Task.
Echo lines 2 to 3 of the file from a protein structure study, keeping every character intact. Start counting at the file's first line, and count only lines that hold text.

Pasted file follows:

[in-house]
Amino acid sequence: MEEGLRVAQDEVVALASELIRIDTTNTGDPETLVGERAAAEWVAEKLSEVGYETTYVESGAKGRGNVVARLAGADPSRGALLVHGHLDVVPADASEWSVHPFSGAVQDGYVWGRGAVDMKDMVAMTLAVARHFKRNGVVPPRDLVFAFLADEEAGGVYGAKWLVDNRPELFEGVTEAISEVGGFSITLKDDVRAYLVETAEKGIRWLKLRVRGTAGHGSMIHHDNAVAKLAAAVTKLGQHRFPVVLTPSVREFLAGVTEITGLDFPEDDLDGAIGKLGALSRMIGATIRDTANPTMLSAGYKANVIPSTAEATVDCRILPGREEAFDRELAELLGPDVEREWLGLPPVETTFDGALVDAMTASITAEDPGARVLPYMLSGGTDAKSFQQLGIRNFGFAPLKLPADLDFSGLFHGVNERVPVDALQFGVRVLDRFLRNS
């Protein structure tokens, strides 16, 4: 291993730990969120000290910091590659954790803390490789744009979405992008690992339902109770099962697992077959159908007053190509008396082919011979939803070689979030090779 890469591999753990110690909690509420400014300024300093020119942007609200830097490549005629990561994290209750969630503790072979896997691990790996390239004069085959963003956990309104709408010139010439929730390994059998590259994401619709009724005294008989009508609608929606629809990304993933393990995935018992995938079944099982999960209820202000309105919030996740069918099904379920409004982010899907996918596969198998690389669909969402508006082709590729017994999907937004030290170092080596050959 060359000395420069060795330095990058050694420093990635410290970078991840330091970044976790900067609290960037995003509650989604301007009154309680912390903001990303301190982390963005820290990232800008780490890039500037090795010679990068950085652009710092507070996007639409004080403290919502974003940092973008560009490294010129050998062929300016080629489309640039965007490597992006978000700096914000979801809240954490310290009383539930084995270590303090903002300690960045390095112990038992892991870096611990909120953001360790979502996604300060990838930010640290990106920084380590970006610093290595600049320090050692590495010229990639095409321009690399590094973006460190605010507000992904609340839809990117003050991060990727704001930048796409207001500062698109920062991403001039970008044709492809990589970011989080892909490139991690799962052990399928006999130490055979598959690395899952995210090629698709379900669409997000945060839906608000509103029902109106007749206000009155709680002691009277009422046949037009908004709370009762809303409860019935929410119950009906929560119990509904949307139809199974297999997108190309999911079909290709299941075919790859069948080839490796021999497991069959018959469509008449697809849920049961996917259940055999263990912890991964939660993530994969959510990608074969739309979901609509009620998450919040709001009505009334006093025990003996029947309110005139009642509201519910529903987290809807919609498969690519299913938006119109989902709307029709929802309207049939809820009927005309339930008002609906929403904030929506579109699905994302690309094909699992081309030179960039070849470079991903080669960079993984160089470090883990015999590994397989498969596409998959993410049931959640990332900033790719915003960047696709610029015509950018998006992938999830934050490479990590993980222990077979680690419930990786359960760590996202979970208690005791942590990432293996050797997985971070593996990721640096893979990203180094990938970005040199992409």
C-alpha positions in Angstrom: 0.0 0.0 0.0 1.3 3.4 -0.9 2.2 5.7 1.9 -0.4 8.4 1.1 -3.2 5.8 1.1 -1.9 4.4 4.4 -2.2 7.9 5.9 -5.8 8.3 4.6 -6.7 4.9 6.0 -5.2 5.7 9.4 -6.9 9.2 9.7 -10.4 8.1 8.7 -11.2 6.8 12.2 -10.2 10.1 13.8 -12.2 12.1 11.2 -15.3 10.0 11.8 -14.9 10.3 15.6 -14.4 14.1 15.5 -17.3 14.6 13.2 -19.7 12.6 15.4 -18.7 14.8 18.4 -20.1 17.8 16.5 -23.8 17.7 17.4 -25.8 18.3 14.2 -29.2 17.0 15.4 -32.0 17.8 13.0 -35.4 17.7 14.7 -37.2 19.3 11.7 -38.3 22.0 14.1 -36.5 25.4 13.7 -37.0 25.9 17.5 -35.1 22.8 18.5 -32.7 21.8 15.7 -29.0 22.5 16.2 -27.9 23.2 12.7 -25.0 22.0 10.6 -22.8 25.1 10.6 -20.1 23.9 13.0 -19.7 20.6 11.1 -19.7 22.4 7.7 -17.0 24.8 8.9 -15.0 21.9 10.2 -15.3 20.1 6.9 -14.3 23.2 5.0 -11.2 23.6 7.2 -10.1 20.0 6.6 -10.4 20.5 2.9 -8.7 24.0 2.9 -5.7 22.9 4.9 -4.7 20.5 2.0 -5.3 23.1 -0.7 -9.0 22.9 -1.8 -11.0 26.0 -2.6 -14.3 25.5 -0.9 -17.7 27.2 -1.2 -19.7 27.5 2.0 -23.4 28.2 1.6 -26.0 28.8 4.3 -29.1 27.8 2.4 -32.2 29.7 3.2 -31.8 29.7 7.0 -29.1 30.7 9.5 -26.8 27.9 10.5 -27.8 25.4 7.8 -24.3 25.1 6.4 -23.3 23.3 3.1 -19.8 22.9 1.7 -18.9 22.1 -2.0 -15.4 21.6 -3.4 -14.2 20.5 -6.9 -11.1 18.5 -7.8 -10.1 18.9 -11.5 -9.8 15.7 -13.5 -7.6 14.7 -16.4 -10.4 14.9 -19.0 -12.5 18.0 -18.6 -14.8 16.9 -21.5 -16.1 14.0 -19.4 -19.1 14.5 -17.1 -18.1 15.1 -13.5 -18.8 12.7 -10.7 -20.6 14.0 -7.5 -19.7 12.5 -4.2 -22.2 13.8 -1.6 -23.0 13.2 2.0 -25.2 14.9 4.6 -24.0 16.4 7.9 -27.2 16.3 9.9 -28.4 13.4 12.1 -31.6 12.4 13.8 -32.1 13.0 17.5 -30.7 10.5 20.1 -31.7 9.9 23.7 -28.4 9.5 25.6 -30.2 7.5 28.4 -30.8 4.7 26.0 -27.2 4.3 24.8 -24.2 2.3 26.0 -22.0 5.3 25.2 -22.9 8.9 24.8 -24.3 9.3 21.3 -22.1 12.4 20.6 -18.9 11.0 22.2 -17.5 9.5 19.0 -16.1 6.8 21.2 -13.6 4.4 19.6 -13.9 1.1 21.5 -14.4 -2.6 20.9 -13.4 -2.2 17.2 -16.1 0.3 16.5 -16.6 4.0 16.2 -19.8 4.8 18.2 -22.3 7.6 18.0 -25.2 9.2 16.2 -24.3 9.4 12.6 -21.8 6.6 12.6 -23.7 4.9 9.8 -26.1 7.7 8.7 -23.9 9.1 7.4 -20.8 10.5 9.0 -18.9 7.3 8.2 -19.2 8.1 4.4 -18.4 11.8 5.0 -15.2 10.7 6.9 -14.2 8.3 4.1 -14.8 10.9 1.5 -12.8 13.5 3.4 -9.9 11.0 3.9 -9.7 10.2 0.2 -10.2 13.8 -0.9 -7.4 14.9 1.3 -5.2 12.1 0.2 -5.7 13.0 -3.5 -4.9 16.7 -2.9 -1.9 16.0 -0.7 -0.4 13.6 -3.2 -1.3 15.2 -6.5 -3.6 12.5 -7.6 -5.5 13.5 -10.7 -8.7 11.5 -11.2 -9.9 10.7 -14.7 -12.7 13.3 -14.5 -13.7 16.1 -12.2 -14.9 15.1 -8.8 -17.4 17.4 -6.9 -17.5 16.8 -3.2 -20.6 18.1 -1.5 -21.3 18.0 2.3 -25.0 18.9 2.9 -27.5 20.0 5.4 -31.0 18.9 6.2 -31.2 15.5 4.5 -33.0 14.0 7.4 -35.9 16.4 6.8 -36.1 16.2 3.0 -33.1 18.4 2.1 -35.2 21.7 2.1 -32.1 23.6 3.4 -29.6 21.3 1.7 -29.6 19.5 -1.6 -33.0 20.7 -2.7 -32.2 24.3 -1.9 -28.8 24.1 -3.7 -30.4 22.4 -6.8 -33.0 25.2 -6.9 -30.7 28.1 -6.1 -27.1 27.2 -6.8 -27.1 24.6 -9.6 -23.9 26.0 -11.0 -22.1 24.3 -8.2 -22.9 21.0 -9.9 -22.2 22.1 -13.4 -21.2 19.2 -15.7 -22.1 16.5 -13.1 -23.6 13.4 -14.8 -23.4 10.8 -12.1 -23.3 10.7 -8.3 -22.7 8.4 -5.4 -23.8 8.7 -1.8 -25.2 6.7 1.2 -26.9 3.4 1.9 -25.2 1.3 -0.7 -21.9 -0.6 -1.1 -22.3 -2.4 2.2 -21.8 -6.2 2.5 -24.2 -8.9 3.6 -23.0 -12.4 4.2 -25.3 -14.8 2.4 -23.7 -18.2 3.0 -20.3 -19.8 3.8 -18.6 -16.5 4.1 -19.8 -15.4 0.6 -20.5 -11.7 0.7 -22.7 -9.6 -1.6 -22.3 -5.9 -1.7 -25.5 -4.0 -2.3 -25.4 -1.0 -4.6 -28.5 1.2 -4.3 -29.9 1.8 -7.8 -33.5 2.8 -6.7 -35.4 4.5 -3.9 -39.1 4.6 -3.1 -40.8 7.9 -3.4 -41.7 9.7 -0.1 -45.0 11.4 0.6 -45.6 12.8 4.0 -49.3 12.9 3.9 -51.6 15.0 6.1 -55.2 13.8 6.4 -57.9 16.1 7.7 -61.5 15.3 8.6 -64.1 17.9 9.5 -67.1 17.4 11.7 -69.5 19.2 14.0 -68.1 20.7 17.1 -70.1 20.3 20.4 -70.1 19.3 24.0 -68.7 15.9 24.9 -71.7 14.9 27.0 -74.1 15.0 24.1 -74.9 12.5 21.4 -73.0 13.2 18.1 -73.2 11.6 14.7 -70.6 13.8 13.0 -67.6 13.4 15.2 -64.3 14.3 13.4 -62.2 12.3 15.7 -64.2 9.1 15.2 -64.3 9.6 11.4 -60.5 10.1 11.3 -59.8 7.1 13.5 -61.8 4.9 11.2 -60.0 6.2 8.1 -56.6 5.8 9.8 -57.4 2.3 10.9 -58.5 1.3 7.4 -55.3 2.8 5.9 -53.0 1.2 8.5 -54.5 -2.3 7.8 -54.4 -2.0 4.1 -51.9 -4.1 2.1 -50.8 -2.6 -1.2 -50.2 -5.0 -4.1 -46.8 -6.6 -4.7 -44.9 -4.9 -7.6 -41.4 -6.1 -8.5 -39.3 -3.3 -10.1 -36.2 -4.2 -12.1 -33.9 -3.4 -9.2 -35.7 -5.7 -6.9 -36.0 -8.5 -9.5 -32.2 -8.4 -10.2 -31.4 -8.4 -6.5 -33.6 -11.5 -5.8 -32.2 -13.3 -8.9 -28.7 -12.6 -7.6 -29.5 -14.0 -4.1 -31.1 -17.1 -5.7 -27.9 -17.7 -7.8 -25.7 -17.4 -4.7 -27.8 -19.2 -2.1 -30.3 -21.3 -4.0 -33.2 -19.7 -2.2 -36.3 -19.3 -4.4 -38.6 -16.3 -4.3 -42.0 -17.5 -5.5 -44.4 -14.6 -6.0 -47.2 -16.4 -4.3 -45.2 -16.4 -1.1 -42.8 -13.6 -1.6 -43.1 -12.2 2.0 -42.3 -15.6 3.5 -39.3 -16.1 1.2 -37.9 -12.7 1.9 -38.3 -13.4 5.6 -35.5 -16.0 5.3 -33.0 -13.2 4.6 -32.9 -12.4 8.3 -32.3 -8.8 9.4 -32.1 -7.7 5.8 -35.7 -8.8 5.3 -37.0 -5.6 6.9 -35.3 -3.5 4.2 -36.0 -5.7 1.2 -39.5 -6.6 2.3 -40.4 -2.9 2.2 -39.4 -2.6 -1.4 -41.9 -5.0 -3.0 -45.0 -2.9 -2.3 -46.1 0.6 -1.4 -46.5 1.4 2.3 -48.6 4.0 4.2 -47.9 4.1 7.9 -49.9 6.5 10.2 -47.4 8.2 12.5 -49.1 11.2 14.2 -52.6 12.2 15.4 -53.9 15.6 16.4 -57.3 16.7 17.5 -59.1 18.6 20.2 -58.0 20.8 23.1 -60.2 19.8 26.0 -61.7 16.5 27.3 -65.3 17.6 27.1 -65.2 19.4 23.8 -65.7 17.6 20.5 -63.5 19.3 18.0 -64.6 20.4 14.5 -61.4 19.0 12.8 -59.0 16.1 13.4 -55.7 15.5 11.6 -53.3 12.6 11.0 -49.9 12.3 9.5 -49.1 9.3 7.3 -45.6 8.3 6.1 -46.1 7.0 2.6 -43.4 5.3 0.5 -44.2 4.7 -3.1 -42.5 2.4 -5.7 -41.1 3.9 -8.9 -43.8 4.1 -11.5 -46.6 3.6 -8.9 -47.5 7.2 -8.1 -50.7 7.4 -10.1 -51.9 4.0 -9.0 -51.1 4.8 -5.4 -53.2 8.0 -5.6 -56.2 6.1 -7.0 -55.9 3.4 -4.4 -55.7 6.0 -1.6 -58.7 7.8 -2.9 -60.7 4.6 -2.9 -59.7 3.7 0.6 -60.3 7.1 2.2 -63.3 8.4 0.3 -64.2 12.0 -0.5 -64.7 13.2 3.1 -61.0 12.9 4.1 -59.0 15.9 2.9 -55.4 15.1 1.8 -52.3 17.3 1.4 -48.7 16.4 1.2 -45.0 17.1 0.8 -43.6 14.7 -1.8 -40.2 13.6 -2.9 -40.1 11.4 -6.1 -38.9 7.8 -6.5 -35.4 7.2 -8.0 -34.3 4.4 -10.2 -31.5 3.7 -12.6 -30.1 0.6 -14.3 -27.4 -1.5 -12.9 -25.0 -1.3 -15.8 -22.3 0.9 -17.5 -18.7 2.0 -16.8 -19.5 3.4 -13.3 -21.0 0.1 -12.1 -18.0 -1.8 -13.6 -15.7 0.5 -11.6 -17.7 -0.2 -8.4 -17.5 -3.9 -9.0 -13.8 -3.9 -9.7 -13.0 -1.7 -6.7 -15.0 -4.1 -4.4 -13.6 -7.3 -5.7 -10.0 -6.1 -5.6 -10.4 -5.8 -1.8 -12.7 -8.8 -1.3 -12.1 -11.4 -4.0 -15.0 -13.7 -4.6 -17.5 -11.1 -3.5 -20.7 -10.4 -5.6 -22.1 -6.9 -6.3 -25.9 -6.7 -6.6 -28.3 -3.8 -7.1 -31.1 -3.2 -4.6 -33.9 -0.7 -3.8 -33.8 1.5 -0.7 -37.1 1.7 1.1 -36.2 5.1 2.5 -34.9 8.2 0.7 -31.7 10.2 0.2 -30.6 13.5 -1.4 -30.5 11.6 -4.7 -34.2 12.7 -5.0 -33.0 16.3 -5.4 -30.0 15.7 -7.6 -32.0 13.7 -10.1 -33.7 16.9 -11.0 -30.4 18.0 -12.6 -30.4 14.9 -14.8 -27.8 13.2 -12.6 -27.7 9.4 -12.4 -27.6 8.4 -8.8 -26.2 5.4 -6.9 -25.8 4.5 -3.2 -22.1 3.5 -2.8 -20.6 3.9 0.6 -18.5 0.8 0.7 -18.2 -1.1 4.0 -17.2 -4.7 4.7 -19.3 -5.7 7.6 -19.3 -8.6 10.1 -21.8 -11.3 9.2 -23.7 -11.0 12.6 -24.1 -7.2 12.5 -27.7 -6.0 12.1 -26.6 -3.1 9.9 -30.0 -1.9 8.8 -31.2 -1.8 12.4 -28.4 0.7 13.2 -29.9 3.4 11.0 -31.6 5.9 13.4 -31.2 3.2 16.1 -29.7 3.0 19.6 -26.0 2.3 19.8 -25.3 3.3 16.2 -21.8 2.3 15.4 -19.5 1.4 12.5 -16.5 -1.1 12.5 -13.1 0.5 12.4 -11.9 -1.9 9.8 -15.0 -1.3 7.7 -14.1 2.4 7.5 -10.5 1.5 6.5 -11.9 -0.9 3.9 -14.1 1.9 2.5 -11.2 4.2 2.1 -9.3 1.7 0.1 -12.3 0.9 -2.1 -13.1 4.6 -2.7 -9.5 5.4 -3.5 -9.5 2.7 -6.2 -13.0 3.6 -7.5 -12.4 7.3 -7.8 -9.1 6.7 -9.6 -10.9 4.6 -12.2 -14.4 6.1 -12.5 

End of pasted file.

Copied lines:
Amino acid sequence: MEEGLRVAQDEVVALASELIRIDTTNTGDPETLVGERAAAEWVAEKLSEVGYETTYVESGAKGRGNVVARLAGADPSRGALLVHGHLDVVPADASEWSVHPFSGAVQDGYVWGRGAVDMKDMVAMTLAVARHFKRNGVVPPRDLVFAFLADEEAGGVYGAKWLVDNRPELFEGVTEAISEVGGFSITLKDDVRAYLVETAEKGIRWLKLRVRGTAGHGSMIHHDNAVAKLAAAVTKLGQHRFPVVLTPSVREFLAGVTEITGLDFPEDDLDGAIGKLGALSRMIGATIRDTANPTMLSAGYKANVIPSTAEATVDCRILPGREEAFDRELAELLGPDVEREWLGLPPVETTFDGALVDAMTASITAEDPGARVLPYMLSGGTDAKSFQQLGIRNFGFAPLKLPADLDFSGLFHGVNERVPVDALQFGVRVLDRFLRNS
């Protein structure tokens, strides 16, 4: 291993730990969120000290910091590659954790803390490789744009979405992008690992339902109770099962697992077959159908007053190509008396082919011979939803070689979030090779 890469591999753990110690909690509420400014300024300093020119942007609200830097490549005629990561994290209750969630503790072979896997691990790996390239004069085959963003956990309104709408010139010439929730390994059998590259994401619709009724005294008989009508609608929606629809990304993933393990995935018992995938079944099982999960209820202000309105919030996740069918099904379920409004982010899907996918596969198998690389669909969402508006082709590729017994999907937004030290170092080596050959 060359000395420069060795330095990058050694420093990635410290970078991840330091970044976790900067609290960037995003509650989604301007009154309680912390903001990303301190982390963005820290990232800008780490890039500037090795010679990068950085652009710092507070996007639409004080403290919502974003940092973008560009490294010129050998062929300016080629489309640039965007490597992006978000700096914000979801809240954490310290009383539930084995270590303090903002300690960045390095112990038992892991870096611990909120953001360790979502996604300060990838930010640290990106920084380590970006610093290595600049320090050692590495010229990639095409321009690399590094973006460190605010507000992904609340839809990117003050991060990727704001930048796409207001500062698109920062991403001039970008044709492809990589970011989080892909490139991690799962052990399928006999130490055979598959690395899952995210090629698709379900669409997000945060839906608000509103029902109106007749206000009155709680002691009277009422046949037009908004709370009762809303409860019935929410119950009906929560119990509904949307139809199974297999997108190309999911079909290709299941075919790859069948080839490796021999497991069959018959469509008449697809849920049961996917259940055999263990912890991964939660993530994969959510990608074969739309979901609509009620998450919040709001009505009334006093025990003996029947309110005139009642509201519910529903987290809807919609498969690519299913938006119109989902709307029709929802309207049939809820009927005309339930008002609906929403904030929506579109699905994302690309094909699992081309030179960039070849470079991903080669960079993984160089470090883990015999590994397989498969596409998959993410049931959640990332900033790719915003960047696709610029015509950018998006992938999830934050490479990590993980222990077979680690419930990786359960760590996202979970208690005791942590990432293996050797997985971070593996990721640096893979990203180094990938970005040199992409």